11. A method as in claim 10 wherein said step of testing boundaries of image feature corners is carried out only for image features assigned to prototype feature corners as matched features of the same type.

12. A method as in claim 7 wherein said training step includes the further step of assigning weights to each edge of said prototype, so that during said step of verifying a match between said image and said prototype the fact that part or all of an edge of said image is missing can be taken into account.

13. A method in claim 7 wherein said training step includes the step of assigning an effort level to each said prototype including the step of assigning weights to the edges of a prototype and assigning a verify percentage to the prototype, said image of said object being verified as identified with the prototype if a sufficient percentage of the boundary of the prototype is identified with edges in the image.

14. A method as in claim 13 wherein said step of verifying the identification of said object image comprises calculating a minimum verify amount=VP×E(W×L) where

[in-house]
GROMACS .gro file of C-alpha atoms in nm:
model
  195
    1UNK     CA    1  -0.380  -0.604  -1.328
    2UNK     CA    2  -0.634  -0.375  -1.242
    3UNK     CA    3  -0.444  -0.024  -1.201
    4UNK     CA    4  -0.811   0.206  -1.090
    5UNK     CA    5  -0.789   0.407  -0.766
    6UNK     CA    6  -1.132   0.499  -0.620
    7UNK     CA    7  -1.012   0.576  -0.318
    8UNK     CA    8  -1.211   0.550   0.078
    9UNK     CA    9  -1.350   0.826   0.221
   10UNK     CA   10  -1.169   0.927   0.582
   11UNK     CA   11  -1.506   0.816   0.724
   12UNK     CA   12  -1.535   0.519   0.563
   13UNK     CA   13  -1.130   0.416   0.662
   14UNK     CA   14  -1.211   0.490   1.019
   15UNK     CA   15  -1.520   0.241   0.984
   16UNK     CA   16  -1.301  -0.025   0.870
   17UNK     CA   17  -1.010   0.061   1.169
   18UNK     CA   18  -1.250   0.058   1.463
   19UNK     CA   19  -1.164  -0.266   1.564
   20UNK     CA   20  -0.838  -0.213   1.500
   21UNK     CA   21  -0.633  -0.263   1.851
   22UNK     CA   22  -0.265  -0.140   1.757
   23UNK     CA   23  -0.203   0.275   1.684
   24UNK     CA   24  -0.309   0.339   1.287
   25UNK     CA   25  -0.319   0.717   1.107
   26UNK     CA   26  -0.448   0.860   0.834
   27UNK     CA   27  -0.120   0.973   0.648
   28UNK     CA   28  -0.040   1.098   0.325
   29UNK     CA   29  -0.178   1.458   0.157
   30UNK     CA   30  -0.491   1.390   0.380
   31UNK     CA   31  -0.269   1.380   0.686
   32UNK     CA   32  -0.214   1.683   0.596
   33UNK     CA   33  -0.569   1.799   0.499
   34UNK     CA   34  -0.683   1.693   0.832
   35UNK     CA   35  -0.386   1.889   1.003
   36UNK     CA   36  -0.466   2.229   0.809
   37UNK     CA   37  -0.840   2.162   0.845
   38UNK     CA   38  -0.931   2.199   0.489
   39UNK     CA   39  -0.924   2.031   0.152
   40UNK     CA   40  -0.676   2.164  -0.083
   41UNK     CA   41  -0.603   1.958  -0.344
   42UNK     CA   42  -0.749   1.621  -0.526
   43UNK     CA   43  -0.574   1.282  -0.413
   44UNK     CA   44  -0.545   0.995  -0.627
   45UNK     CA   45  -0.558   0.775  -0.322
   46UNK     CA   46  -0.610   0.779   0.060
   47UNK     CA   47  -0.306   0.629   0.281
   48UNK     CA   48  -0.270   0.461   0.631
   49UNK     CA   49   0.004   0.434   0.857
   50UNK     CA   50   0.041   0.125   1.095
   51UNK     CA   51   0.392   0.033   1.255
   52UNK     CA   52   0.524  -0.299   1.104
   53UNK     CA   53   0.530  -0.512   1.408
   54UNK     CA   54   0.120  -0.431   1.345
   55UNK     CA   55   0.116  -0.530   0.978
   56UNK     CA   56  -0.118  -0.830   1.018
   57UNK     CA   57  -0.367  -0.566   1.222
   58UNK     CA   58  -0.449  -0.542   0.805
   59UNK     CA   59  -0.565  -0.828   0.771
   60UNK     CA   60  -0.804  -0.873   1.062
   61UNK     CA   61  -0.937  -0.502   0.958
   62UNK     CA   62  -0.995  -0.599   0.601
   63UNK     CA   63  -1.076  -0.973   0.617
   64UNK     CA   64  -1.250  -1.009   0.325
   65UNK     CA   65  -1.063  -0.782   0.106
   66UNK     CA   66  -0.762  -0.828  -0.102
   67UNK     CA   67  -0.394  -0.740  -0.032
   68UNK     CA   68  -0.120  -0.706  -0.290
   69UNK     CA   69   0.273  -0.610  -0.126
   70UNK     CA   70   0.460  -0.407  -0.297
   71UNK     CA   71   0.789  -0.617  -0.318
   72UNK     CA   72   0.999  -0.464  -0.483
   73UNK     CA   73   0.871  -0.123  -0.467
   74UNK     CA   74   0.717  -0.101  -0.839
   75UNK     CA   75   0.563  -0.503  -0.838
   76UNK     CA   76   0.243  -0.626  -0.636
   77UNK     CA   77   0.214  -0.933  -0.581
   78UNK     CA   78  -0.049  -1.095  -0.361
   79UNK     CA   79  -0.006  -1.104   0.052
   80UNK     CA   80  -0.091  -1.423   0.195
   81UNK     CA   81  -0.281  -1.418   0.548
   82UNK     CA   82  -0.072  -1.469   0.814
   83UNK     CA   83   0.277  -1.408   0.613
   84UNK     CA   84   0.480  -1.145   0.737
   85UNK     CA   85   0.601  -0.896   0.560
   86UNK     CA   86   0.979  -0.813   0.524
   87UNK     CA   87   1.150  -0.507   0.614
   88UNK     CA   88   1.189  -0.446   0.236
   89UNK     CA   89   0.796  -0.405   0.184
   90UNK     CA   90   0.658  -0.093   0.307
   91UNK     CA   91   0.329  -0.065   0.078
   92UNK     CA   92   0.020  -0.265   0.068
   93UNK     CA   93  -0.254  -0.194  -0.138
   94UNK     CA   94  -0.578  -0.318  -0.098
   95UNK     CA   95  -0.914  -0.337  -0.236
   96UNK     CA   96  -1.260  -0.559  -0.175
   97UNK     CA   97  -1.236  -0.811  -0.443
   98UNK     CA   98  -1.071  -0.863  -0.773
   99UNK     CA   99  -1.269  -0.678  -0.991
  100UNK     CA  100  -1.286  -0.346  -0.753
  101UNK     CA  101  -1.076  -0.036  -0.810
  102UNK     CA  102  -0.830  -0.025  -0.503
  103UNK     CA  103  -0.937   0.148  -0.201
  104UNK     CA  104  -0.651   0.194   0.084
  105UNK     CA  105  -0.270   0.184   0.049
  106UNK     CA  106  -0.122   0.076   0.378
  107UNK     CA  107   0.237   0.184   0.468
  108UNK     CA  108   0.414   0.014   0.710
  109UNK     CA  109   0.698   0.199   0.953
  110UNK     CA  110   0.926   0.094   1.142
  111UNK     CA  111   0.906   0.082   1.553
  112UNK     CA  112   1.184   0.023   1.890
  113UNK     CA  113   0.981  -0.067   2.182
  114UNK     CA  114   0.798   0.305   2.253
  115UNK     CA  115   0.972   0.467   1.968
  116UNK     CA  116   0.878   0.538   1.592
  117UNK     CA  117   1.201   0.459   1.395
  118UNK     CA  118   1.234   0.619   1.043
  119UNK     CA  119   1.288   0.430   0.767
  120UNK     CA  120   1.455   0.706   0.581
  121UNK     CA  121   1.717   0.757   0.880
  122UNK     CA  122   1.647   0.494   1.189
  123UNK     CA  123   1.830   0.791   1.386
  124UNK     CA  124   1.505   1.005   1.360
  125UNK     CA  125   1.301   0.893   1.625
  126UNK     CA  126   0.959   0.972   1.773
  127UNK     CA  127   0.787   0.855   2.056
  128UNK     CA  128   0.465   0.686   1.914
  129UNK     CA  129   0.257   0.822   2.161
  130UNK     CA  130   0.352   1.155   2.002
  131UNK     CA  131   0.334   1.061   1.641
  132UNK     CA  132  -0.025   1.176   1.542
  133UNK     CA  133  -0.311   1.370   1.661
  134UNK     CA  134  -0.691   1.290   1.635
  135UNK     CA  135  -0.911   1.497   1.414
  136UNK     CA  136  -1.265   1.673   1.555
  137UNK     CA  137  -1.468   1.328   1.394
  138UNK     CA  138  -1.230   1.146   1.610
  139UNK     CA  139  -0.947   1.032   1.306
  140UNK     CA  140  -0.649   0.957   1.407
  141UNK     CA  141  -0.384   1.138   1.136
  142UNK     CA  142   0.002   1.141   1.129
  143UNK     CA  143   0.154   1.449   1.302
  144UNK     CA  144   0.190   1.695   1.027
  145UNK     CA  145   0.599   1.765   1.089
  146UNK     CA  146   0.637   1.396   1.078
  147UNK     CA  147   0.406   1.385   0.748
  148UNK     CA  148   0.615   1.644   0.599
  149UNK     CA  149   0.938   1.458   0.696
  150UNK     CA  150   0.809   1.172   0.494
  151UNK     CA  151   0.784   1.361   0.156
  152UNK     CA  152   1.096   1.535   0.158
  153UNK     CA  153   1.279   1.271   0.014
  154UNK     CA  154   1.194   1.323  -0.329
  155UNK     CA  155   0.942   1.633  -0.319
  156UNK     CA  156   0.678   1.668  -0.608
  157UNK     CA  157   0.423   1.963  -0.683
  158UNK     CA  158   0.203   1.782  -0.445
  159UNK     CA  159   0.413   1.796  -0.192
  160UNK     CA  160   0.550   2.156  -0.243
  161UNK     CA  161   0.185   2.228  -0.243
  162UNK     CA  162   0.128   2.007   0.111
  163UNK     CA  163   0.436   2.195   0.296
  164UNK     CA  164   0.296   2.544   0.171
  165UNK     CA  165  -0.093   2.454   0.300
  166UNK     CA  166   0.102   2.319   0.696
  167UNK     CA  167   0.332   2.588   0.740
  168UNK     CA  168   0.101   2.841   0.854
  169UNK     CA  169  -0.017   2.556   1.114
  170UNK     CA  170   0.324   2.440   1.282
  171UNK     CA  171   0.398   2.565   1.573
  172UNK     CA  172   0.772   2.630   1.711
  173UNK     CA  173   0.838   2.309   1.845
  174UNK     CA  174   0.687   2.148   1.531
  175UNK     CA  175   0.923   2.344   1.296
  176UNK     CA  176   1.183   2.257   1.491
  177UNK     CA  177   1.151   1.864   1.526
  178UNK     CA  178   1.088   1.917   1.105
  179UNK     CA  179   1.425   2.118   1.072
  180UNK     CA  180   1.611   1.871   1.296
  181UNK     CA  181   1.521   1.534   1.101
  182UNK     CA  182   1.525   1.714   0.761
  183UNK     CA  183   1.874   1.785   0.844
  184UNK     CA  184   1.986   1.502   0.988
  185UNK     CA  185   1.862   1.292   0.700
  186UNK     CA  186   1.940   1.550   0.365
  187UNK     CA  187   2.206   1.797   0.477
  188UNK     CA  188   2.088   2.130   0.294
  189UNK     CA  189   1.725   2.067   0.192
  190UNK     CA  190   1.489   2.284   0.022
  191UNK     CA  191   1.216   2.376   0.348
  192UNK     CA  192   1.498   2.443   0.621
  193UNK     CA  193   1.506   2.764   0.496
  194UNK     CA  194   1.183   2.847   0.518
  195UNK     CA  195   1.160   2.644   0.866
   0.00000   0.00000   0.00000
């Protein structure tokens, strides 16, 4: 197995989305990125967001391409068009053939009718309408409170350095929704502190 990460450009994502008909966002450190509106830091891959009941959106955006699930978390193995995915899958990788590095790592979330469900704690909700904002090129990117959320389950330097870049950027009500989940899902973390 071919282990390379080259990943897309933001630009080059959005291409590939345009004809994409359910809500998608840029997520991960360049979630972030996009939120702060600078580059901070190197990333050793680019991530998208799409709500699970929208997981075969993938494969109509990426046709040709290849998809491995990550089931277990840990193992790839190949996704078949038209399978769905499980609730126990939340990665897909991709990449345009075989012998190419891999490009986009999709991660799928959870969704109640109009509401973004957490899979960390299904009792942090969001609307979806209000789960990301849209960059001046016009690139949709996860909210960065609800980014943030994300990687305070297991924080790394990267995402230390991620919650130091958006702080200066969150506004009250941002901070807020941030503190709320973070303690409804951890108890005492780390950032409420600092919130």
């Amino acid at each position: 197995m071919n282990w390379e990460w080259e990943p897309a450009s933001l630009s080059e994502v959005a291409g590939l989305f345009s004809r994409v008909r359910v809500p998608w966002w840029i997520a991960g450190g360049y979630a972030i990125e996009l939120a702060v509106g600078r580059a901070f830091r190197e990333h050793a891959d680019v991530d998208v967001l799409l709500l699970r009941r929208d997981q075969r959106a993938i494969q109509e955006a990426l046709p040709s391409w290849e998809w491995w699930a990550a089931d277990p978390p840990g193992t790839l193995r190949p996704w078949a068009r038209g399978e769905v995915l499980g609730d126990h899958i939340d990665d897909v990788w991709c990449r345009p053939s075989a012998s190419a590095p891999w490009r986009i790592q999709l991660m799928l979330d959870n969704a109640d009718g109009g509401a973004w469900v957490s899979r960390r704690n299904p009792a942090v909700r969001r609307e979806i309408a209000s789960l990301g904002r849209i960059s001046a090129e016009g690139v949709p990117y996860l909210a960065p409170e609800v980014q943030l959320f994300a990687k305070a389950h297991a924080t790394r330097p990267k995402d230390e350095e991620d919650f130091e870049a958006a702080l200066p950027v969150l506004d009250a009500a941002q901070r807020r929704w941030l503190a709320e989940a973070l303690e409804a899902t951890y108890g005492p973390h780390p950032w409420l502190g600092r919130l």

VP is the verify percentage of a prototype i.e., the minimum amount to indicate verification;

W is the weight assigned to one edge of said prototype; and

L is the length of said one edge of said prototype.

15. A method as in claim 1 wherein said edge segments are connected at corners, the step of fitting line segments to said image comprising selecting one of said corners as a starting point of a line segment, using a second corner which is a next adjacent corner along the boundary as an initial line estimate, and continuing the line through subsequent corners to establish a continuing direction of the line which falls within a maximum angle variation from an initial direction of said line.

16. A method as in claim 15 wherein the step of fitting a line segment continues for a series of points through which the constraints are satisfied that the continued direction of the line falls within an allowable angular variation in direction from the previous point, and that the length of said continued direction line is increasing, the process including the step of tightening the acceptable angular variation for each said point added to said continued direction line.

17. A method as in claim 15 including the step of fitting arc segments to said image comprising the steps of proposing an arc based on a minimum of four corners of a sequence of three of said edge segments, proposing a center and a radius for said arc, and verifying that said boundary defined by said sequence of edge segments fits the proposed arc.